Cody Friesen: Depends on how big the moving average is–at an instant, of course, it’s hard. The reality is that I’m not a good enough leader to solve the issue of clean drinking water access around the globe alone. It takes a massive team who also has that mindset: there are no gurus here, and we have to all be willing to humble ourselves to each other and the data. That team, that community inside of SOURCE is what has enabled me to continue. And so, if you average that instant out beyond five minutes onto three or four days – hell no.

Navyn Salem: I can get very frustrated when I get told "no." Every single day, someone tells me "no." And I allow myself a little time to be upset, and by the morning we are ready to fight again. I know that if I don’t find the energy, there are lives at stake. I get up every morning for them.

Aisha Nyandoro: When we started this, guaranteed income wasn’t a widely debated concept–it was before COVID, and it wasn’t yet a household term. And so the skepticism really was based on ideas of who was deserving in this country. So the skepticism really was, “How dare you go about moving Black women out of poverty?” It wasn’t, “Can it be done?” or “Do we have the financial resources in this country?” People literally told me that these women should be happy with what they have, because of the subsidies, and the vouchers–so, they were saying that these women should be ok with scarcity. And that’s problematic. I like to operate in a space of what is possible, rather than what is obvious. When we started this work, it really was with that—the cash, that’s important, but it really was about changing the narrative on poverty. We are going to go all out, and we are going to talk about the fact that this country has a problem with centering the needs of poor Black women.

We should care about Black mothers because in this country, Black women are financially the most vulnerable. The narrative we tell is that they aren’t working enough or they aren’t working at all. That’s not true - they are working, and they are working hard.

Aisha Nyandoro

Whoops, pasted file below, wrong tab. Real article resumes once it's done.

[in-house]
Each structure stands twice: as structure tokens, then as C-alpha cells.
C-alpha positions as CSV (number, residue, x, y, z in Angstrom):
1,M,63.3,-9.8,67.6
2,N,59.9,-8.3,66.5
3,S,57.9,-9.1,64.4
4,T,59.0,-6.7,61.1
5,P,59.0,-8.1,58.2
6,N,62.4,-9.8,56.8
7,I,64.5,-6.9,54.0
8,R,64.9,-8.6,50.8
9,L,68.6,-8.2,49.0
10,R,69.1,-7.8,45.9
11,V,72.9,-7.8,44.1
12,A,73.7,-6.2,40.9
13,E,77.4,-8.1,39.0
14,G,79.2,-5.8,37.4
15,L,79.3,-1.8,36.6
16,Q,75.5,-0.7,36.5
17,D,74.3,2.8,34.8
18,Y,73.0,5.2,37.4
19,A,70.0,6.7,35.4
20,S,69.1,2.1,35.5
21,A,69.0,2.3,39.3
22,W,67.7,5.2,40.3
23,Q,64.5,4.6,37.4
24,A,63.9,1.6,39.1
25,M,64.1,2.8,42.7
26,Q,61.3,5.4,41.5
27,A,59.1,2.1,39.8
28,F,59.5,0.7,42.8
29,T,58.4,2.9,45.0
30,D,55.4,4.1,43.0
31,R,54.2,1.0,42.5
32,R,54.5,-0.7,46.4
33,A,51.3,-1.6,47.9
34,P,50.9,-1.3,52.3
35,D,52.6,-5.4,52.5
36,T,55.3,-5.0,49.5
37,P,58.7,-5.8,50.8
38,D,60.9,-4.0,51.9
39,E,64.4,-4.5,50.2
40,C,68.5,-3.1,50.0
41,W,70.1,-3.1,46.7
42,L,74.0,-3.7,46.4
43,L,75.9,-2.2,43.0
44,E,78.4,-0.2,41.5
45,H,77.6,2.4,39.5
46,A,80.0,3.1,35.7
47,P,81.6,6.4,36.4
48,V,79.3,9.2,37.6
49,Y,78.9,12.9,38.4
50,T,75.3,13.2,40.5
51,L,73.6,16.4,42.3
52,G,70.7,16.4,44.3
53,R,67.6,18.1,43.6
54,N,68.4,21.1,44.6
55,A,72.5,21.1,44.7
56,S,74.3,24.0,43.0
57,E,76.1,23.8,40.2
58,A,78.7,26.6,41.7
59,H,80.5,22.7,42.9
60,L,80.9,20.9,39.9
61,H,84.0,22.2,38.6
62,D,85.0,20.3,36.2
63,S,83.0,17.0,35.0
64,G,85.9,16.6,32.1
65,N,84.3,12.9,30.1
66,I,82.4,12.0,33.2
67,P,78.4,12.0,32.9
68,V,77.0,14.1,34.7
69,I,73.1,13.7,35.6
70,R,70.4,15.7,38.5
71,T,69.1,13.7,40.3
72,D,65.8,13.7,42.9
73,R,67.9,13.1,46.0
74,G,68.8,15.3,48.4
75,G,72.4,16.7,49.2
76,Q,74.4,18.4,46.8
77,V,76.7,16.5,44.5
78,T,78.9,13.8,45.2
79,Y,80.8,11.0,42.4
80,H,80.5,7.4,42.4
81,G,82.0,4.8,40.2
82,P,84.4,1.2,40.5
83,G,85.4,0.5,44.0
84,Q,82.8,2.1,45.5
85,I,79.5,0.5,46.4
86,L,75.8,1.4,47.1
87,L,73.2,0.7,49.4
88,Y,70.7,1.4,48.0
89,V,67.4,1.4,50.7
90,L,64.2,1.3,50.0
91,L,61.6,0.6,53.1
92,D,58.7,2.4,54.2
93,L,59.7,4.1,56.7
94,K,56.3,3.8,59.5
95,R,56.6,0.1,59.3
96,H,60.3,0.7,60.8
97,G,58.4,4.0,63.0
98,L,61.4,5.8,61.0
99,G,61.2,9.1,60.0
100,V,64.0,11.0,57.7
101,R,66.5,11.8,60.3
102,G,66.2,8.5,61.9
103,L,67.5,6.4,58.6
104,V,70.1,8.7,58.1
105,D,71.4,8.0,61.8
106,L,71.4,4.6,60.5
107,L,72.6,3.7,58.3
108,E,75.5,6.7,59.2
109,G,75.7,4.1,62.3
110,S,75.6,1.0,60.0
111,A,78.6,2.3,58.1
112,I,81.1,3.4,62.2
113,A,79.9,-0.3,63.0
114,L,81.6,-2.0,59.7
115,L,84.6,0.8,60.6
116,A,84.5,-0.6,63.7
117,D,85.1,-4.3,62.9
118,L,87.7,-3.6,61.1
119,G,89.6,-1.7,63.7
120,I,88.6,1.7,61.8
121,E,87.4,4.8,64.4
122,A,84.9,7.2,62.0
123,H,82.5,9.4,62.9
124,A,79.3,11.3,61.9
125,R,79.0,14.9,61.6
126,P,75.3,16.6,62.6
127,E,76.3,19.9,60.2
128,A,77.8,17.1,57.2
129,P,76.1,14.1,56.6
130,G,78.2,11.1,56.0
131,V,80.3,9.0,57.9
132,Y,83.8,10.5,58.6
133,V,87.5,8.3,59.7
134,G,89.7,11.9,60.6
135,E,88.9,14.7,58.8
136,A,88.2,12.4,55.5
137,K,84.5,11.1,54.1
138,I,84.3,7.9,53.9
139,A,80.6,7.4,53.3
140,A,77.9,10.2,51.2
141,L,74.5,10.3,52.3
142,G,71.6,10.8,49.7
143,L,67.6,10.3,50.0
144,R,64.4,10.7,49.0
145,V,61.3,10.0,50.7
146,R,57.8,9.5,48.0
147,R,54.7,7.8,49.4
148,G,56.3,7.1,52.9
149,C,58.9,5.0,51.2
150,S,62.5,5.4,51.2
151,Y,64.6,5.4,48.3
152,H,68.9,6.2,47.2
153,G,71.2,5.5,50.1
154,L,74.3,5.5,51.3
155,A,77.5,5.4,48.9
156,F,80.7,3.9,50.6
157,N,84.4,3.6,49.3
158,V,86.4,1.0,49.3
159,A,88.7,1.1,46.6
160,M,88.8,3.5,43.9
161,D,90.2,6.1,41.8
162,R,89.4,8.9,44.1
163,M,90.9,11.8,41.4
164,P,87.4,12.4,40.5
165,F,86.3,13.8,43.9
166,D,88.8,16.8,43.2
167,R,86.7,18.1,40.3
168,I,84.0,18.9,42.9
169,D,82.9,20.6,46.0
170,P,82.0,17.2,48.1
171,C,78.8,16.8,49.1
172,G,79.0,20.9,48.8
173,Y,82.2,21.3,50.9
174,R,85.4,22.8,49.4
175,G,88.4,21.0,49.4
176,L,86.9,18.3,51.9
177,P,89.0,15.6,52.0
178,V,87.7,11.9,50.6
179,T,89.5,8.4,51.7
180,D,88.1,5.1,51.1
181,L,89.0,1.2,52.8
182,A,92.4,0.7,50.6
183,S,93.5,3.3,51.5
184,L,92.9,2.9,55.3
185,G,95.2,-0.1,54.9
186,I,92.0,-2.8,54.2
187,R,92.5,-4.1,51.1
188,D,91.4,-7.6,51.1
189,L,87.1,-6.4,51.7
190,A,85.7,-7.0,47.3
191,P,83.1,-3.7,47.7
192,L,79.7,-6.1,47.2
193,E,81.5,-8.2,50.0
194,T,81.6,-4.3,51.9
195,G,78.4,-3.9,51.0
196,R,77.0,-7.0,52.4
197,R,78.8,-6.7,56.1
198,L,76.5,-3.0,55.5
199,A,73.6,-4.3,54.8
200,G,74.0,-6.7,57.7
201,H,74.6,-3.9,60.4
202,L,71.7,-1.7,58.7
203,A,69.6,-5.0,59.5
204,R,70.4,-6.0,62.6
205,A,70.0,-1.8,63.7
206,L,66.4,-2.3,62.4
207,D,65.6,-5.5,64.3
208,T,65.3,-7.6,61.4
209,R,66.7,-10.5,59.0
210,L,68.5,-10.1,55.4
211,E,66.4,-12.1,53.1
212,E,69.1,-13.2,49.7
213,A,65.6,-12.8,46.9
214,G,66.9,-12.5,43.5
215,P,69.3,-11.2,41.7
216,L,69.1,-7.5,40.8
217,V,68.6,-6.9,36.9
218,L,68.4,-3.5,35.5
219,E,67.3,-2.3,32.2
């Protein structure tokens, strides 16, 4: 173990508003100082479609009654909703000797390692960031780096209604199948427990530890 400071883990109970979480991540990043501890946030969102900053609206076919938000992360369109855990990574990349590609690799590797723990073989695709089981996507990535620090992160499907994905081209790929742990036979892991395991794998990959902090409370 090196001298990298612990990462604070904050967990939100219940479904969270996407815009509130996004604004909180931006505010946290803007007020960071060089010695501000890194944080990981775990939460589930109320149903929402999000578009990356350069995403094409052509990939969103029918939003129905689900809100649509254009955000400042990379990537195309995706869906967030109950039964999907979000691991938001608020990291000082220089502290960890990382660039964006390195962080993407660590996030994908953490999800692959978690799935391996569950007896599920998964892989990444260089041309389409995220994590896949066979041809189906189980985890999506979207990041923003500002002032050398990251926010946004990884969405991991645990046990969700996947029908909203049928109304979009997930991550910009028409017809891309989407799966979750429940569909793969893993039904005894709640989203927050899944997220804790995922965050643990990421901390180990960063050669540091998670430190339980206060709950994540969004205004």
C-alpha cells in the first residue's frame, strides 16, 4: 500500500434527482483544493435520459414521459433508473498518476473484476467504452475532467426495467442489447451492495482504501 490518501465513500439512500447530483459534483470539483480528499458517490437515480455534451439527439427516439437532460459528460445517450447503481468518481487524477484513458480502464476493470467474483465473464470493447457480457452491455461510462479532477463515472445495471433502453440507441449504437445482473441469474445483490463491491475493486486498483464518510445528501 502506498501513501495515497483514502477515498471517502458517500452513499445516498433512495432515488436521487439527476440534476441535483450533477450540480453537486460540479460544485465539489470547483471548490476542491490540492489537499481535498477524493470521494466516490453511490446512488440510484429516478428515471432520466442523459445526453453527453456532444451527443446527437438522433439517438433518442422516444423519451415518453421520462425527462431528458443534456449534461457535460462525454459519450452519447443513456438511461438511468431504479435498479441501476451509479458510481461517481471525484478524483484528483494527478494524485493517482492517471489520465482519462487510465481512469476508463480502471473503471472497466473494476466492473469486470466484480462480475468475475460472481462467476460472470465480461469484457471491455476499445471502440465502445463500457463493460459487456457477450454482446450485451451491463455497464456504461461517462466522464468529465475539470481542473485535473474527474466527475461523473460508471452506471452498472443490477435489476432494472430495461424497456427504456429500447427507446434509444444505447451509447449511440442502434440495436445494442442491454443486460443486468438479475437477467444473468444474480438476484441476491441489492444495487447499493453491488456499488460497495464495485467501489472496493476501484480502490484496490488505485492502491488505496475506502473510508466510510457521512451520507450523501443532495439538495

Panelists Navyn Salem, Cody Friesen, and Aisha Nyandoro, joined by moderator Stace Lindsay and Foundation President Anne Welsh McNulty

Participants engaging in dialogue about courageous leadership

Stace Lindsay: [Referencing the poem “Holding the Light” by Stuart Kestenbaum] "It is not only our hearts that are broken, but the heart of the world as well. Stitch it back together." What advice can you give to those of us who have not landed yet on how we’re going to stitch it back together?”

Aisha Nyandoro: In my family, we always say that the ant ate the elephant one bite at a time. You take it bite by bite by bite. When we started in 2018, our first bite was boosting 20 women out of poverty. Now we’re at over 300 women. Now there are over 100 guaranteed income projects. The COVID stimulus checks were a bite. The Child Tax Credit was another bite. We are working towards policy as the long arc of the work, but we’re taking it bite by bite. So it’s important to not get overwhelmed as we think about how the world is broken, instead, take your bite. And sometimes the bite is yucky - drink some water, and know another bite is coming.

Cody Friesen: Solar’s gotten very cheap, DNA testing has gotten very cheap, and there are six billion smartphones with all of humanity’s information accessible on them. That’s all been enabled in the last decade by this sort of exponentiality of change. And I think that every single person is likely able to initiate a root of exponentiality of their own. It’s really quite critical that we work to redeploy our privilege, so we aren’t ultimately all just consumers of our privilege.

Navyn Salem: Find out what pisses you off so much you can’t stay in your seat. It’s a hard journey - so, make it personal. Make sure it’s something that you are committed to with every piece of your core.

There’s a lot of water challenges around the world - fetching, the aridification of whole regions, infrastructure challenges, and of course the trillion plastic bottles that are sold every year. We have to change that.

Cody Friesen